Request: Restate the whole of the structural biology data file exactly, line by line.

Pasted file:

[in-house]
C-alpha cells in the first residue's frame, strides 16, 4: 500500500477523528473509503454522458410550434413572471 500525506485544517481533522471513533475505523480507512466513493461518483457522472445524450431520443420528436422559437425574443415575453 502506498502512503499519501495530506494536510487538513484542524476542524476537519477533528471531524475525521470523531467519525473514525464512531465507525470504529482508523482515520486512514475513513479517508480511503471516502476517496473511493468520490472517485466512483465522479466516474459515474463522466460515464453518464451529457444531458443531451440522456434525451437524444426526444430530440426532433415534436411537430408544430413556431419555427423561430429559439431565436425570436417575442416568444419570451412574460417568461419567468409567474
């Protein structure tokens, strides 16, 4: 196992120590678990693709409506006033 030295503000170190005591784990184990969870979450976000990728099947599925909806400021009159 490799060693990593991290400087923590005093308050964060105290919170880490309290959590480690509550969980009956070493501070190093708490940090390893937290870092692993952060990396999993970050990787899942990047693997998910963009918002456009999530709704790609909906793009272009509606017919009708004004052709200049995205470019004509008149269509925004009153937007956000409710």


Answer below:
[in-house]
C-alpha cells in the first residue's frame, strides 16, 4: 500500500477523528473509503454522458410550434413572471 500525506485544517481533522471513533475505523480507512466513493461518483457522472445524450431520443420528436422559437425574443415575453 502506498502512503499519501495530506494536510487538513484542524476542524476537519477533528471531524475525521470523531467519525473514525464512531465507525470504529482508523482515520486512514475513513479517508480511503471516502476517496473511493468520490472517485466512483465522479466516474459515474463522466460515464453518464451529457444531458443531451440522456434525451437524444426526444430530440426532433415534436411537430408544430413556431419555427423561430429559439431565436425570436417575442416568444419570451412574460417568461419567468409567474
């Protein structure tokens, strides 16, 4: 196992120590678990693709409506006033 030295503000170190005591784990184990969870979450976000990728099947599925909806400021009159 490799060693990593991290400087923590005093308050964060105290919170880490309290959590480690509550969980009956070493501070190093708490940090390893937290870092692993952060990396999993970050990787899942990047693997998910963009918002456009999530709704790609909906793009272009509606017919009708004004052709200049995205470019004509008149269509925004009153937007956000409710």